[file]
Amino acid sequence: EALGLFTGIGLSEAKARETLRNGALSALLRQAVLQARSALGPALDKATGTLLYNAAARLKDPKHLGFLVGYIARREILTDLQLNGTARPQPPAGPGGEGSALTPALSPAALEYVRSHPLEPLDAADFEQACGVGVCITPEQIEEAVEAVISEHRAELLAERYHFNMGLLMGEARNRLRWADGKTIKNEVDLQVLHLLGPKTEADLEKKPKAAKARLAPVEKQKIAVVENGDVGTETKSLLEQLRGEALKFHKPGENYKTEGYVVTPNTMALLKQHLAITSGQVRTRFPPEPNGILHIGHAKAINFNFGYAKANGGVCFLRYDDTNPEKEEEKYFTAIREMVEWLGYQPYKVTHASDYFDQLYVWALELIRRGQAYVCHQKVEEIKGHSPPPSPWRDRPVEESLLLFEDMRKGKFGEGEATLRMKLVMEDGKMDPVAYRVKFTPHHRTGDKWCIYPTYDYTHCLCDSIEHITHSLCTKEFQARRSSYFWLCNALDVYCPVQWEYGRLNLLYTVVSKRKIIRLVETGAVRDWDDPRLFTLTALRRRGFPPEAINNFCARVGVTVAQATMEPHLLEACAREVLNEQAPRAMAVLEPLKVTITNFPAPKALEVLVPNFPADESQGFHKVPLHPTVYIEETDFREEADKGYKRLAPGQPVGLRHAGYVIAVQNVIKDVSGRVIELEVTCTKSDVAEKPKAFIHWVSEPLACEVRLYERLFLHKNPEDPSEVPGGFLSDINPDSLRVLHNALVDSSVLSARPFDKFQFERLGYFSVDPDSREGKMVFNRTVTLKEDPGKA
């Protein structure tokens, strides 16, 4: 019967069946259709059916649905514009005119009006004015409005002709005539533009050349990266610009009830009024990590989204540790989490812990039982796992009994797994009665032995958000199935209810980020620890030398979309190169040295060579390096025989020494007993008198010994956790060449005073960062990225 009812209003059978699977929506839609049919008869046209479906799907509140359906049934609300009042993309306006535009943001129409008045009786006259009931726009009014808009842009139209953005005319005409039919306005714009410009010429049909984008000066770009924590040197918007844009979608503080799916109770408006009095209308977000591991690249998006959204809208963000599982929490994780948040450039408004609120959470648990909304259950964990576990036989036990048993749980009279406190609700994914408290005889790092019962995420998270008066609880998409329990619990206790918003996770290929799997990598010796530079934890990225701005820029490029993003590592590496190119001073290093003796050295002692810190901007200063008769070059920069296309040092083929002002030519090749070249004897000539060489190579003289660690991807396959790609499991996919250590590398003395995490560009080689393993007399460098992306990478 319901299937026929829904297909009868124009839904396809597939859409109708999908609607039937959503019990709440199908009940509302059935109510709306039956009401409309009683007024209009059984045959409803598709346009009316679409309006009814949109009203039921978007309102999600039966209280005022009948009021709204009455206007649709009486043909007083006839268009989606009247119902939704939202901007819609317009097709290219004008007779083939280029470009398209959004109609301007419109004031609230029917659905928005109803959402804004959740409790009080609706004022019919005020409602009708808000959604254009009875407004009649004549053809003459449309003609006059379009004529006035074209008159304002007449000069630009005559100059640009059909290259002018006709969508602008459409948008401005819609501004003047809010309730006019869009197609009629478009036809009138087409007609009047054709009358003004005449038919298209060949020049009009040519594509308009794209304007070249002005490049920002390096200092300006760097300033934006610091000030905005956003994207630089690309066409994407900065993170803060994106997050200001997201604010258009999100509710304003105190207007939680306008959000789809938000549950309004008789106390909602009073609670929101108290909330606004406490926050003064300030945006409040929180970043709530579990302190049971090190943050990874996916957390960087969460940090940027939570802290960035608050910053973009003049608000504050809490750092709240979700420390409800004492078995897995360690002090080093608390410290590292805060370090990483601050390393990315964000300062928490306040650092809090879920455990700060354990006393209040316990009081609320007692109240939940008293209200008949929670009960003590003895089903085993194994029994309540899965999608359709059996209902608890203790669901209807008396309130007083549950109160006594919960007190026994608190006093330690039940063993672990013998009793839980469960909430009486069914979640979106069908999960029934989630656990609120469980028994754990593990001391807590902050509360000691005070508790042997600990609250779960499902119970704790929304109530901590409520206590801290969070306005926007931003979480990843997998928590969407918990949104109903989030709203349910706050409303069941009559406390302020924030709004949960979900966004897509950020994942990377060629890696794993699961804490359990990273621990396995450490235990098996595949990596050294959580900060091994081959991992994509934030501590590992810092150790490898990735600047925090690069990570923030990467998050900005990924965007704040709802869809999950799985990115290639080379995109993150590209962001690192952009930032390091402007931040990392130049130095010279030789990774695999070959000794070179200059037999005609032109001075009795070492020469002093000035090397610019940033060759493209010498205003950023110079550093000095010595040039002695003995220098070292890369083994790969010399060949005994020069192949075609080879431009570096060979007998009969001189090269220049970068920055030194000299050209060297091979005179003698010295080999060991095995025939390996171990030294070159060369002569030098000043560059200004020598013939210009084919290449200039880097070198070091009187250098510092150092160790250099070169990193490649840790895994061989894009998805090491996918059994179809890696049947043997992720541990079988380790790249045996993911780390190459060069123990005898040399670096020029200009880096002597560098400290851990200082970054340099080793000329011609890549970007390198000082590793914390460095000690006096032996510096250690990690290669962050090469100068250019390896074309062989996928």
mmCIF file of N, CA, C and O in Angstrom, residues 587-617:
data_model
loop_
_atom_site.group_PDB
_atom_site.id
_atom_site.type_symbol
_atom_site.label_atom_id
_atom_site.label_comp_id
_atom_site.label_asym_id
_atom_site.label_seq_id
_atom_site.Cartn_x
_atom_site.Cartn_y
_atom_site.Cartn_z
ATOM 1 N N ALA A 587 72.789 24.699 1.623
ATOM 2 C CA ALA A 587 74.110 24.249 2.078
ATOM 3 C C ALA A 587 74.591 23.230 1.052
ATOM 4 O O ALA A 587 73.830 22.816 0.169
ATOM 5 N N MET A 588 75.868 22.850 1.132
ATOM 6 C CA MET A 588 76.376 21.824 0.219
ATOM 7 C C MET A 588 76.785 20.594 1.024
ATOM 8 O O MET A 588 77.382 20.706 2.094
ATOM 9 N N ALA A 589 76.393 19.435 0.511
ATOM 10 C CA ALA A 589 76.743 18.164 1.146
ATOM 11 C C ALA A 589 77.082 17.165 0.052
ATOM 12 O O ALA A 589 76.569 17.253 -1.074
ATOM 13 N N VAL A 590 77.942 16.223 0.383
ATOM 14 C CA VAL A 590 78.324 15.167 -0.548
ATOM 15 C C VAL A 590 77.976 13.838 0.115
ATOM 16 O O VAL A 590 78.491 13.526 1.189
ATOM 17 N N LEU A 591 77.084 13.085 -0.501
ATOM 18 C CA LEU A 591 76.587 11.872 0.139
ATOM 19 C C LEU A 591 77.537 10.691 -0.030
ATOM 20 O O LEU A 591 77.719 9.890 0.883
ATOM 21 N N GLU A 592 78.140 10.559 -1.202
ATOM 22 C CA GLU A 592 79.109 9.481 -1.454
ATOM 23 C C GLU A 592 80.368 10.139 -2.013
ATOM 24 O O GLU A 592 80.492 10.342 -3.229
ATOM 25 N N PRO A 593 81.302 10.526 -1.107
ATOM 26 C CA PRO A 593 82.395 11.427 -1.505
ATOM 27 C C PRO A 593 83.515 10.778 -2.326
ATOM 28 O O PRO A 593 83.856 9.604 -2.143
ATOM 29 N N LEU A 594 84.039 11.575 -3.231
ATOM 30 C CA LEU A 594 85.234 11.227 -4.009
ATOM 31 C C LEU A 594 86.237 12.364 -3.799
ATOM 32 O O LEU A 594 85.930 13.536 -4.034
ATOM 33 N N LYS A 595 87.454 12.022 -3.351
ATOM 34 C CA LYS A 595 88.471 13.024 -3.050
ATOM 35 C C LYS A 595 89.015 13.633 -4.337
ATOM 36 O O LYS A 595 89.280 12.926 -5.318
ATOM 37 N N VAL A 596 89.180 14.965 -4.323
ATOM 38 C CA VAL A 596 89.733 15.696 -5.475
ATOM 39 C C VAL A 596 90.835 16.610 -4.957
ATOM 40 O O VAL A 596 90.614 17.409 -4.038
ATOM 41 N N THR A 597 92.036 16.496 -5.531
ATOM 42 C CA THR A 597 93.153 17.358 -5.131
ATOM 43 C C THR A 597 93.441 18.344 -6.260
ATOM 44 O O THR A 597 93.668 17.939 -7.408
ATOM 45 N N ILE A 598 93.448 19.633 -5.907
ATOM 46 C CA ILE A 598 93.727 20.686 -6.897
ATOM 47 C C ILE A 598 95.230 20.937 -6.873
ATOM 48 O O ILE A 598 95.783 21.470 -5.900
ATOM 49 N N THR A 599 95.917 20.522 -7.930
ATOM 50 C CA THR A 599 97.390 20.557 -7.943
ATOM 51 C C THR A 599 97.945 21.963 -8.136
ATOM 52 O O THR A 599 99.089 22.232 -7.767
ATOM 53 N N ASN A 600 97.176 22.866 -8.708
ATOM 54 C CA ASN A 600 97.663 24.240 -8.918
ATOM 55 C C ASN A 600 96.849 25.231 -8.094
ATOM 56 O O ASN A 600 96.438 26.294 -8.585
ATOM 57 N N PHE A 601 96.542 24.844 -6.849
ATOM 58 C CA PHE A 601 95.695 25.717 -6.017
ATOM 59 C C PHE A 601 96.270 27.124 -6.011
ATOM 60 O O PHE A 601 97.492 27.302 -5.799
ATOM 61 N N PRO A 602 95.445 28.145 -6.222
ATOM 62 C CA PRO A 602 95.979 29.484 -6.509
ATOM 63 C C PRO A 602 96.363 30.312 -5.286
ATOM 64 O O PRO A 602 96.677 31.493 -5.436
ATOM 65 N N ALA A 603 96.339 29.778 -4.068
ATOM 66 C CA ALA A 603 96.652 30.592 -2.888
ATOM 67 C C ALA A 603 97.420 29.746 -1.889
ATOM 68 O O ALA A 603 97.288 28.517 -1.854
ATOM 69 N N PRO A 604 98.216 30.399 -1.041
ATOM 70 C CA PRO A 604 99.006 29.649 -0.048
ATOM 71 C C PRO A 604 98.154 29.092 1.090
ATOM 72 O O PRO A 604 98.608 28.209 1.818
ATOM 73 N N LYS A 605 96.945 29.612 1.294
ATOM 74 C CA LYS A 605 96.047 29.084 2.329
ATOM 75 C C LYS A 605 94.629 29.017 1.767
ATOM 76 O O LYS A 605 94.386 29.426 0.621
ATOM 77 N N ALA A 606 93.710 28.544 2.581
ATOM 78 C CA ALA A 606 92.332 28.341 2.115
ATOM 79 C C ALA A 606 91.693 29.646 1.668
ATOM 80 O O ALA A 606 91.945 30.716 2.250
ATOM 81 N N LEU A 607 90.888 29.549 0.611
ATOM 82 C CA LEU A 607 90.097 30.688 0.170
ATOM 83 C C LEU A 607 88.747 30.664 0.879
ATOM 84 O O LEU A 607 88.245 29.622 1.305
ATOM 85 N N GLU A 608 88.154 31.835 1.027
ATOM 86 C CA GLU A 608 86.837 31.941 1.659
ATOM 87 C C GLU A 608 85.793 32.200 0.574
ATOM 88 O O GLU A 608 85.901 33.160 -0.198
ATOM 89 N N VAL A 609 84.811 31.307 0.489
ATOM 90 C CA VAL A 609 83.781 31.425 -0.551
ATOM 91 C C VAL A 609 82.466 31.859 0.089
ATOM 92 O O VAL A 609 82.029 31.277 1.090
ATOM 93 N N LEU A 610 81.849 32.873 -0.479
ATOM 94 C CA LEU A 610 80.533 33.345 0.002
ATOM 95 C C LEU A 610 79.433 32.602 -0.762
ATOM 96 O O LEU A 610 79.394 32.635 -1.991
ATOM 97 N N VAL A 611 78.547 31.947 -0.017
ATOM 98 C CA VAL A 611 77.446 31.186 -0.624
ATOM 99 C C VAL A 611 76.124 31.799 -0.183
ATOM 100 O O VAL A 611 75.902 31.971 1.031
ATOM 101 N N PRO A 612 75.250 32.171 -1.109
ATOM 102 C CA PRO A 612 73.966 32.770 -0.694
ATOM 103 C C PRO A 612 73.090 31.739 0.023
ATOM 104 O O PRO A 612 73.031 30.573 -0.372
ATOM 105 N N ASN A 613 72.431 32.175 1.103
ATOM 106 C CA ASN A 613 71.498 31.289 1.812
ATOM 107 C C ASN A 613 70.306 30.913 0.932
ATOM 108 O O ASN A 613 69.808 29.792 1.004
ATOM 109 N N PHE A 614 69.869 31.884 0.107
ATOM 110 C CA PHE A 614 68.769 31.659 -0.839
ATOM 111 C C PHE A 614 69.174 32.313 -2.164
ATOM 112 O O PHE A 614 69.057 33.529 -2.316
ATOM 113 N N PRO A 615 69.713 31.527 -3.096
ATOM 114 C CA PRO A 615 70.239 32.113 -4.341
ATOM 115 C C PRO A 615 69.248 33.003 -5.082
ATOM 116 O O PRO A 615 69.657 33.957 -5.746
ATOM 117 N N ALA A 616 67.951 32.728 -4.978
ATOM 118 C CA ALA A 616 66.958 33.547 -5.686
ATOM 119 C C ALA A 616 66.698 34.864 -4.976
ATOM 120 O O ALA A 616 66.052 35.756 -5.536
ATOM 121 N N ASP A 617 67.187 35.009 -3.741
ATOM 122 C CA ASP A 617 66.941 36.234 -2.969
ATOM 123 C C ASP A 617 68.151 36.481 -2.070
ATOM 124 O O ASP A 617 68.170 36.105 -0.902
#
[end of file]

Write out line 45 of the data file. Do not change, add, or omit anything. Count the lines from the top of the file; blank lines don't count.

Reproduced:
ATOM 30 C CA LEU A 594 85.234 11.227 -4.009